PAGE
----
moretaPern is a planet inhabited by humans. In the forward of the book, we find that he original colonists were reduced to a low level of technology by periodic onslaughts of deadly Thread raining down from the sky. By taming and bonding to the indigenous flying, fire-breathing dragonettes called Fire-Lizards and then making genetic alterations to make them larger and telepathic, the colonists gained the upper hand. The dragons and their riders destroyed the Thread in the skies over Pern before it was able to burrow into the land and breed. The Threads would fall for fifty or so years, and then there would be an interval of 200 to 250 years.  However, an unusually long interval between attacks, 4 centuries in duration, has caused the general population to gradually dismiss the threat and withdraw support from the Weyrs where dragons are bred and trained. At the time of this novel, only one weyr, Benden Weyr, remains (the other five having mysteriously disappeared at the same time in the last quiet interval).  The weyr is now living a precarious hand-to-mouth existence, due to a series of ever weaker leaders over the previous fifty or so turns (years).

dragon flight 2The story begins with Lessa, the true daughter of the dead Lord Holder and rightful heir of Ruatha Hold.  She was ten years old the day her family’s hold was overrun by Fax, Lord of the Seven Holds.  Out of everyone in her family, she is the only full-blooded Ruathan left alive, and that was because she hid in the watch-wher’s kennel during the massacre.  Now she is a drudge, working in the kitchens or her family’s rightful home.  However, Lessa is gifted with the ability to use her mind to make others do her will; grass grows where it should not, and nothing grows where it should.  Every day of her life since the day Fax massacred her family she has used that power in secret to undermine him.  Now the mighty Fax only visits Ruatha when he is forced to, and has left the running of the hold to a series of ever more incompetent warders. Things have become quite grim there under Lessa’s vengeful care.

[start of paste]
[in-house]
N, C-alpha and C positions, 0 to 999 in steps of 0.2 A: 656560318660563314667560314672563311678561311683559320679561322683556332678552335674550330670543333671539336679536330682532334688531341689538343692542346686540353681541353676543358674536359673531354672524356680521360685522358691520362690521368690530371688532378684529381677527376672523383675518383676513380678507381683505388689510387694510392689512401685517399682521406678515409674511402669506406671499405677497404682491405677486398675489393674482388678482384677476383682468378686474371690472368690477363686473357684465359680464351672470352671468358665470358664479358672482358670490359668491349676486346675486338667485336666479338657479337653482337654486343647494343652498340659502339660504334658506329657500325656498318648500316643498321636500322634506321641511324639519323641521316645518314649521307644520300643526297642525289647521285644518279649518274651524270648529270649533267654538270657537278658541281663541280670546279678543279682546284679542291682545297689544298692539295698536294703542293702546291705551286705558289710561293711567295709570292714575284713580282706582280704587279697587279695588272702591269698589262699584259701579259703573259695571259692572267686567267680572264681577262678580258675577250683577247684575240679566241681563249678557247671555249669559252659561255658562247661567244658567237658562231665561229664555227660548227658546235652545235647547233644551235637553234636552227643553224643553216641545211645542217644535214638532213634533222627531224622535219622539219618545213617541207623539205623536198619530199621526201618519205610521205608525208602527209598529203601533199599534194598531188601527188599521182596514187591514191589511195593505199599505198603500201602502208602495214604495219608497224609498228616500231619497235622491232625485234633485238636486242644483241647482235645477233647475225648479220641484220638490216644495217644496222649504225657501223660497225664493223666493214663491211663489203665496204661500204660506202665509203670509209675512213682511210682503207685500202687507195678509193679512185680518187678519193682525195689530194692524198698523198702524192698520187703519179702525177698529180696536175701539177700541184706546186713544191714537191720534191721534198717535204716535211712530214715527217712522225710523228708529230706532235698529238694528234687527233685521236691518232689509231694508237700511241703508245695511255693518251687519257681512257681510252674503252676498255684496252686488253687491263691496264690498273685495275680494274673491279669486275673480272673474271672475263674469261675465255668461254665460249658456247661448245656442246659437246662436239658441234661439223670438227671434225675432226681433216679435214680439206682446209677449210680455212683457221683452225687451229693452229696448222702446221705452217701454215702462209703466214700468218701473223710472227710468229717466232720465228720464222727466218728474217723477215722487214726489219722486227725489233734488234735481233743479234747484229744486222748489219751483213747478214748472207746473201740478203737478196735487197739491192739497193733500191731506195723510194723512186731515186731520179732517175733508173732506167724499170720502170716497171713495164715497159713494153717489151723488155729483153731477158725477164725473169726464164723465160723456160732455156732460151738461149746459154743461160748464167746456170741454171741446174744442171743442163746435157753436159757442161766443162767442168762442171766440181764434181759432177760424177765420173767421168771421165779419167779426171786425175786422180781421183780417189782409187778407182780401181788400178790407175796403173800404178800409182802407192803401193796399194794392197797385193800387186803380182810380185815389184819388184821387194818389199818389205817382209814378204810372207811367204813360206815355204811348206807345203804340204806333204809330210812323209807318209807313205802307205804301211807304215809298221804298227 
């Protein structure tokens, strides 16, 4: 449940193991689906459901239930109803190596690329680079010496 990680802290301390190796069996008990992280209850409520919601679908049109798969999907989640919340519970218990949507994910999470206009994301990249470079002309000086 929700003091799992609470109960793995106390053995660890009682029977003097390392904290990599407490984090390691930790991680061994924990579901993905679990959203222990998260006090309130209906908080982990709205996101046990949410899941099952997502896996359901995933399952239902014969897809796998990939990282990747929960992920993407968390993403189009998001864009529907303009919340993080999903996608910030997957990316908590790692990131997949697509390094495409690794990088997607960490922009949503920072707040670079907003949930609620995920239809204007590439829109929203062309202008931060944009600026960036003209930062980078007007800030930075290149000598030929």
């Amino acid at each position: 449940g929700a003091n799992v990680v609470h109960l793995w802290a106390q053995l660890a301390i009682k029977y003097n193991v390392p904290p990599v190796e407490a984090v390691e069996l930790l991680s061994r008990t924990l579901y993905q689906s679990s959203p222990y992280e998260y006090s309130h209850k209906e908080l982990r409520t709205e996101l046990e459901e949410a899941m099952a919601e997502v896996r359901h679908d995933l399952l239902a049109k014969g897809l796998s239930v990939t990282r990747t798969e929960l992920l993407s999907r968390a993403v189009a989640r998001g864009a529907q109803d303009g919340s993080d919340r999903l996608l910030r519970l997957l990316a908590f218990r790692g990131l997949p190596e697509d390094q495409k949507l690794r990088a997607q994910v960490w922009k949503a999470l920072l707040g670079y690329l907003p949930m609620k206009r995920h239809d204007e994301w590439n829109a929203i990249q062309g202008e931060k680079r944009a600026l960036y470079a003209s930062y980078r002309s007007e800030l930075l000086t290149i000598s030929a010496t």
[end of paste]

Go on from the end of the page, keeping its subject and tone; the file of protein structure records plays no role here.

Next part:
whitedragonThe action is vivid, the people and the dragons are clear and distinct as characters.  The social and political climate on Pern is clearly defined.  Each of the characters is fully formed, and the reader is completely immersed into their world. The way the dragons teleport, and their telepathic conversations with their riders makes for an ingenious twist in this seductive tale. And speaking of seductive, what I love the most about the entire series is the frank sensuality that never disappoints me.  Anne McCaffrey never drops into long graphic descriptions of the sex that is frequently part of her stories, and yet she manages to convey the deeply empathic and intensely sensual connection that the riders and their dragons share.